Posted by: Lisa Hill | May 4, 2011

Child’s Play (1982), by David Malouf

Child's PlayChild’s Play, David Malouf’s fourth novel, was first published in 1982, but it’s still in print.  Although it is, like many of his other novels, focussed on the themes of ‘male identity and soul-searching’  [1] it is certainly a departure from his other early works because it takes us back to the days of the Bologna Bombing in 1980 and the activities of the Red Brigades.   (Malouf lived in Tuscany for part of his early career).  It’s a chilling portrait of a terrorist, planning his attack, somewhere in Italy in a town named only as P.  The young man who narrates the story has been recruited to assassinate ‘one of Italy’s most beloved men of letters’.

He is calm and matter of fact about his task, describing how he makes his way to ‘work’ each day, where the team makes its careful preparations with research and photos and so on.  His tone is neutral; his description of Carla as the only one who looks like a fanatic is dispassionate.  So I noticed it straight away on page 32 when for the first time he referred to what they were going to do as a ‘crime’.

It’s a strange book, and an interesting scenario for Malouf to pursue.  When I started reading it, I found myself wondering if Malouf would have considered writing it post 9/11.  Events in Abbottabad yesterday coincided with finishing the book and now the international community is exploring the ethical issues about what happened there.

So it’s probably not a good time to review Child’s Play in any detail!

Damien Kelleher reviewed it  here.

©Lisa Hill

Author: David Malouf
Title: Child’s Play
Publisher: Vintage International, 1999, first published 1982
ISBN: 9780375701412
Source: Kingston Library

Fishpond Child’s Play

[1] Gilling, Tom, “David Malouf: Writer”, The Weekend Australian Magazine, 2–3 August 2008, p. 28, see Wikipedia


  1. I read Child’s Play when it was first published, and still remember the voice of the terrorist, seemingly refined and humane, lulling me into almost going along with the crime and willing him to succeed. I felt I had become an accomplice. This wouldn’t have happened if a rationale for killing the famous writer had been given – the reader would have seen through it straightaway, and the act exposed as the senseless, barbaric killing that it is.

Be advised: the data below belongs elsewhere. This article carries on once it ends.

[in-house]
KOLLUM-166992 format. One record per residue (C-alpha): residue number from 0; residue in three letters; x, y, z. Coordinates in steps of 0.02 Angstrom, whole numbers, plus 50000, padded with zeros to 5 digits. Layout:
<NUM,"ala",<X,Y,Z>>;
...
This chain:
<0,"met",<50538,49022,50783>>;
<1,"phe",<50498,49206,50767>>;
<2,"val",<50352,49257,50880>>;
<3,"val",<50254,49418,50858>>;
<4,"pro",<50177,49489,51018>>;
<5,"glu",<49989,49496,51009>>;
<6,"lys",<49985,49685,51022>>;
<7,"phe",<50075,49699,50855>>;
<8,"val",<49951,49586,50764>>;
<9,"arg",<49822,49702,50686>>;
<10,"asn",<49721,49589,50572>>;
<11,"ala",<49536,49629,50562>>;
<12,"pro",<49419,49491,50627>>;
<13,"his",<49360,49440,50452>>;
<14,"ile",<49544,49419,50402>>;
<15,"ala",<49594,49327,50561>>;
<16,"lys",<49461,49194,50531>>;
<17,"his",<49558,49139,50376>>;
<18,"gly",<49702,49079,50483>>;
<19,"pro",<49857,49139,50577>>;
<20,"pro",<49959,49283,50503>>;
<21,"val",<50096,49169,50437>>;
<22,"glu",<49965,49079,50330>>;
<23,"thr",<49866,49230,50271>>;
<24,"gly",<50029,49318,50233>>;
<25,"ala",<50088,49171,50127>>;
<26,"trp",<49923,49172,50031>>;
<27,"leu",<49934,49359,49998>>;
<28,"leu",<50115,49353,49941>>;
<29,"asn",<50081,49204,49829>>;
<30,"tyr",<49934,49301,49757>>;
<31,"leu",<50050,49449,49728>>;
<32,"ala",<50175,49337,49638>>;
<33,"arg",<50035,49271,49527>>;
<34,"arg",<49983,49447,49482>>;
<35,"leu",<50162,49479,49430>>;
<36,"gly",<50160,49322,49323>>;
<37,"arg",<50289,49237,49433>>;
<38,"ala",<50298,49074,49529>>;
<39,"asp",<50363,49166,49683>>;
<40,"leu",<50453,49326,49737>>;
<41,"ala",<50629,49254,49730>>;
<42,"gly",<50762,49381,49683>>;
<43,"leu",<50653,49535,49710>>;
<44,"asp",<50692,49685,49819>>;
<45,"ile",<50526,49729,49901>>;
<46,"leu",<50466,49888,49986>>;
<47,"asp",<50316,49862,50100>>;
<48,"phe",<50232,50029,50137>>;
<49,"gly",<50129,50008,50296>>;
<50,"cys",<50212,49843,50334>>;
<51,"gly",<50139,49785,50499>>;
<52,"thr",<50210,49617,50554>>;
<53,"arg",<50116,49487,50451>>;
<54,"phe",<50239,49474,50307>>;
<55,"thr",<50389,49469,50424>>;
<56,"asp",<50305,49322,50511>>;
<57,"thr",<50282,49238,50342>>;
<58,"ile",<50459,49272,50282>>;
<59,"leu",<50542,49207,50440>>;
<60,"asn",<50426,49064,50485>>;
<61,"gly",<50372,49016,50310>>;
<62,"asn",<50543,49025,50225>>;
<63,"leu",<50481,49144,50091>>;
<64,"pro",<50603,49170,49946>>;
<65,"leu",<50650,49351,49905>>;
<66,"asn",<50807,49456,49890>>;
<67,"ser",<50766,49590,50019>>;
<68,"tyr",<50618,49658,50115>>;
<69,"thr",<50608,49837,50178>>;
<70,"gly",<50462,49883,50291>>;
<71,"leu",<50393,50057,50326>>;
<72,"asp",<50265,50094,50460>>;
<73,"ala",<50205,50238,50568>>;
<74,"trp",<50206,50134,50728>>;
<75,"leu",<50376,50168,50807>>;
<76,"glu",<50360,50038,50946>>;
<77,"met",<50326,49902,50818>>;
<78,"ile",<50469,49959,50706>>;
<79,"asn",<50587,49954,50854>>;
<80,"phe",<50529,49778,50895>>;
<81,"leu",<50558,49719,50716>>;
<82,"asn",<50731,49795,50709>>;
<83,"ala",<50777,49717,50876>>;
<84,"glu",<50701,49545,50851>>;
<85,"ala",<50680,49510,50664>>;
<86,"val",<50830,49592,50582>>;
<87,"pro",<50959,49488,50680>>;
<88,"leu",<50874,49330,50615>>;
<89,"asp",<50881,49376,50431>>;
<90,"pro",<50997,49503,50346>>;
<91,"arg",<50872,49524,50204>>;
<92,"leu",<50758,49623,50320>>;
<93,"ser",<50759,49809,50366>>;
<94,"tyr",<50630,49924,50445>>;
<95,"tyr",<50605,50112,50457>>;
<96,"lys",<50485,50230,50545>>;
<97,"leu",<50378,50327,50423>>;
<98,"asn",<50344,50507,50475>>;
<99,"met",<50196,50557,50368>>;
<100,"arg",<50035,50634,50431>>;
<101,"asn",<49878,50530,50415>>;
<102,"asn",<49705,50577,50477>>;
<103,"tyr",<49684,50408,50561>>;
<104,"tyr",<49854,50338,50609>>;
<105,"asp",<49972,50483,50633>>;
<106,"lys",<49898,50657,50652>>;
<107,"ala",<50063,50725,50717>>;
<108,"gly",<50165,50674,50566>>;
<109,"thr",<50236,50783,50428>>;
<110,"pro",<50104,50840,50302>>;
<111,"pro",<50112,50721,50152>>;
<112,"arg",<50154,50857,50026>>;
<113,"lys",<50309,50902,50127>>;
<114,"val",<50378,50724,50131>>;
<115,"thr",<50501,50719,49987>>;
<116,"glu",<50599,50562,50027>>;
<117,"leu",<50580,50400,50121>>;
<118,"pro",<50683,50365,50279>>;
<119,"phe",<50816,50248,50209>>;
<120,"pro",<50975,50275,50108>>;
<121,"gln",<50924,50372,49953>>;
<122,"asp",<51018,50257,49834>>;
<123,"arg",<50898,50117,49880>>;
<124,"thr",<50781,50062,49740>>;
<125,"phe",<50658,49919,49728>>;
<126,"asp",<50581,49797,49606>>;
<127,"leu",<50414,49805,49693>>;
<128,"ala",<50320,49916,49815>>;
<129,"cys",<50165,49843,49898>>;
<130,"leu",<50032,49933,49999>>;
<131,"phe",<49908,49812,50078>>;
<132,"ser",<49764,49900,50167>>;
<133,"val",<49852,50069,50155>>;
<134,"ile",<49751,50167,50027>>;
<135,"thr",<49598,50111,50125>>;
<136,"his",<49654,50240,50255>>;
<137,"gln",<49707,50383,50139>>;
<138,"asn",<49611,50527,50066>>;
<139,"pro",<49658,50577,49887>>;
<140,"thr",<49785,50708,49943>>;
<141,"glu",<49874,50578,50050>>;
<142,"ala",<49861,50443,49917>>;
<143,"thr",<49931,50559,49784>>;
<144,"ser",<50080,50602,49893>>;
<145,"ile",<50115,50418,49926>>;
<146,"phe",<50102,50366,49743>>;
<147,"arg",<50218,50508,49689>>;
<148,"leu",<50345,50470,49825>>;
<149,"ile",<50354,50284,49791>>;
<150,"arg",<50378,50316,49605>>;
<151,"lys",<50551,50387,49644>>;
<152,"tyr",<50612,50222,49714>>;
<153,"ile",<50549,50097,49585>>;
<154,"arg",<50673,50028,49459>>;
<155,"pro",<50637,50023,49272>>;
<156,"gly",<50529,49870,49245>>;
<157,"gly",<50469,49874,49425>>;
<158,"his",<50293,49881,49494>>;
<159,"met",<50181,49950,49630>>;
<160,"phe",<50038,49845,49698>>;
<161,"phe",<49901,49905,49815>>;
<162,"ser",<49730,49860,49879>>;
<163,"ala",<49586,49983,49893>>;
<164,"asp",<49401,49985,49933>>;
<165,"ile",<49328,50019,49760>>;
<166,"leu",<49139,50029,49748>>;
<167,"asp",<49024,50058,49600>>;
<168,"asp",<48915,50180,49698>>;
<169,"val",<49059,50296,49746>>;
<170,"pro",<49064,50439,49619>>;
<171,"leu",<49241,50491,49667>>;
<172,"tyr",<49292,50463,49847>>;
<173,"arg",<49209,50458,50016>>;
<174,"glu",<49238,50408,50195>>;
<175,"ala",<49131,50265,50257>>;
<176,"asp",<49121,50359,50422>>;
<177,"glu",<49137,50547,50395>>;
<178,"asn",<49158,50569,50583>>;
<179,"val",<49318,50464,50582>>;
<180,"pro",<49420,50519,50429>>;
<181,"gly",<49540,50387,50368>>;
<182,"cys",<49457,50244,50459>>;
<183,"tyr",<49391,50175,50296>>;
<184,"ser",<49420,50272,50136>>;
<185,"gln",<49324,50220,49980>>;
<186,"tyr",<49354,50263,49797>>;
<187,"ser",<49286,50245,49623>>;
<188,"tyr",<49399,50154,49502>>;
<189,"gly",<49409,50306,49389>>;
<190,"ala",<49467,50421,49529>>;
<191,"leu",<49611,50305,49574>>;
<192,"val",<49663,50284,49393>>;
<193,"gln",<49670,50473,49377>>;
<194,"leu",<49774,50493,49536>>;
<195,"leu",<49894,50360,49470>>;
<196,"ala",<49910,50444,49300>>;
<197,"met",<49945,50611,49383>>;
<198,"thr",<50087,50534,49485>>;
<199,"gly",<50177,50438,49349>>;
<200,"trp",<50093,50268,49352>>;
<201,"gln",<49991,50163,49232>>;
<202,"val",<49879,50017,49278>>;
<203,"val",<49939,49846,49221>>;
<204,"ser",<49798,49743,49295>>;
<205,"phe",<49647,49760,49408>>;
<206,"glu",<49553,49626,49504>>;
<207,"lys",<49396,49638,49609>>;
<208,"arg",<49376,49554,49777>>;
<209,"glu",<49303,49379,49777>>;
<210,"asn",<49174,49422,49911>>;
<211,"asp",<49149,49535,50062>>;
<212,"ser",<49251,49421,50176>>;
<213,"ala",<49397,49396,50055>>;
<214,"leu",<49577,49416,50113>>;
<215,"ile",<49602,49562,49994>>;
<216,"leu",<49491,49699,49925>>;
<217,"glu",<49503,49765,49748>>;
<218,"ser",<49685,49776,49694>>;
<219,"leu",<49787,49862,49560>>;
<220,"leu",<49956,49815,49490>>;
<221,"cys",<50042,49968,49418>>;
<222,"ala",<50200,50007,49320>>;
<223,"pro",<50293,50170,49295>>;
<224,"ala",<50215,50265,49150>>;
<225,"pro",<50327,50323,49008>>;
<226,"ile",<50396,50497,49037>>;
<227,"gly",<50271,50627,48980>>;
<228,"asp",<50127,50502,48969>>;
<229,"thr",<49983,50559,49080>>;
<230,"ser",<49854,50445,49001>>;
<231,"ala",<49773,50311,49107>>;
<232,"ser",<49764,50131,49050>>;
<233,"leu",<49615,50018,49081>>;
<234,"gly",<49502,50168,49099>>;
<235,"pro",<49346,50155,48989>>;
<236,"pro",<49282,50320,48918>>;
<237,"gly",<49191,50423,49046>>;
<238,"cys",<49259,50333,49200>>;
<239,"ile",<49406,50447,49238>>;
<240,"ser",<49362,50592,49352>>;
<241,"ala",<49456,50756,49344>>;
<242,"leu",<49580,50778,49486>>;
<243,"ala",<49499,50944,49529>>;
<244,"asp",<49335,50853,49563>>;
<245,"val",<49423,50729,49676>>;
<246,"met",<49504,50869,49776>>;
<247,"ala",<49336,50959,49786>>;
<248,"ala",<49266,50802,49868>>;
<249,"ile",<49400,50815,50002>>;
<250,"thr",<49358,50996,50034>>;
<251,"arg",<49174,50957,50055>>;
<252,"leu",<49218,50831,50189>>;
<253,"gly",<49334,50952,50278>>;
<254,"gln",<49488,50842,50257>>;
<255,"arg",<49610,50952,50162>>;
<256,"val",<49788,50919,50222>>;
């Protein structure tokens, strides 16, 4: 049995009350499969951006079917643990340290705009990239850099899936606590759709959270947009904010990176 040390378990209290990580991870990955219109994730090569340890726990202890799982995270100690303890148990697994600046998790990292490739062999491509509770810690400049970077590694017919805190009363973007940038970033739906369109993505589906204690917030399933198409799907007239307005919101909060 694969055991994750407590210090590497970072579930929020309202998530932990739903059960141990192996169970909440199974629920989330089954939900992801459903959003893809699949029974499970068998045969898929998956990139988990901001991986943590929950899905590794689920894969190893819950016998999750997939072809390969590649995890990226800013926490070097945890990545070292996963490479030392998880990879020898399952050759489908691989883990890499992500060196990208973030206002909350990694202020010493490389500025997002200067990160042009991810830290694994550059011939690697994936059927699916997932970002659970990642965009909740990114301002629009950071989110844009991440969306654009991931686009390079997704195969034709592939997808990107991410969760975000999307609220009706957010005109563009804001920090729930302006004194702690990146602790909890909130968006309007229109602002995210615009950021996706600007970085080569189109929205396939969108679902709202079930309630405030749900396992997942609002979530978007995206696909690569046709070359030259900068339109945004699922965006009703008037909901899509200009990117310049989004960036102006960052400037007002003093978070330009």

Malouf skillfully shows how evil can integrate with other human qualities in the one personality, producing not the classic villain but a well-rounded, engaging, thoughtful guy who happens to believe that killing is justified in the pursuit of certain ends. This is done so well that it is, as you say, chilling.

    Of the Malouf novels I have read, Child’s Play had the biggest impact on me.


    • Hello Bryce, and welcome to chatting on ANZ LitLovers. (I’ve been keeping an eye on your blog too *smile*)
      I agree with what you say, I found myself almost empathasising with this guy, especially when he was talking about his relationship with his father. But even to postulate the idea that a terrorist can be ‘human’ rather than ‘mad’ is to enrage some people, such is the tenor of any discussion around these issues.
      There are those who think that the only way to deal with terrorism is to exterminate them all, but I don’t think that’s possible even if it were morally justifiable. My view (as with any other crime) is that sophisticated western nations ought to analyse the psychopathology of the perpetrators – and that involves trying to understand why they act the way they do.
      Updike wrote a similarly intelligent book called Terrorist…


  2. I recently read an italian book about terrorist from italy on the run ,didn’t know Malouf had written this based in italy as well oh may try this ,all the best stu


  3. […] David Malouf won the prize for Collected Stories and I have since read and reviewed Landscape of Farewell (and loved […]


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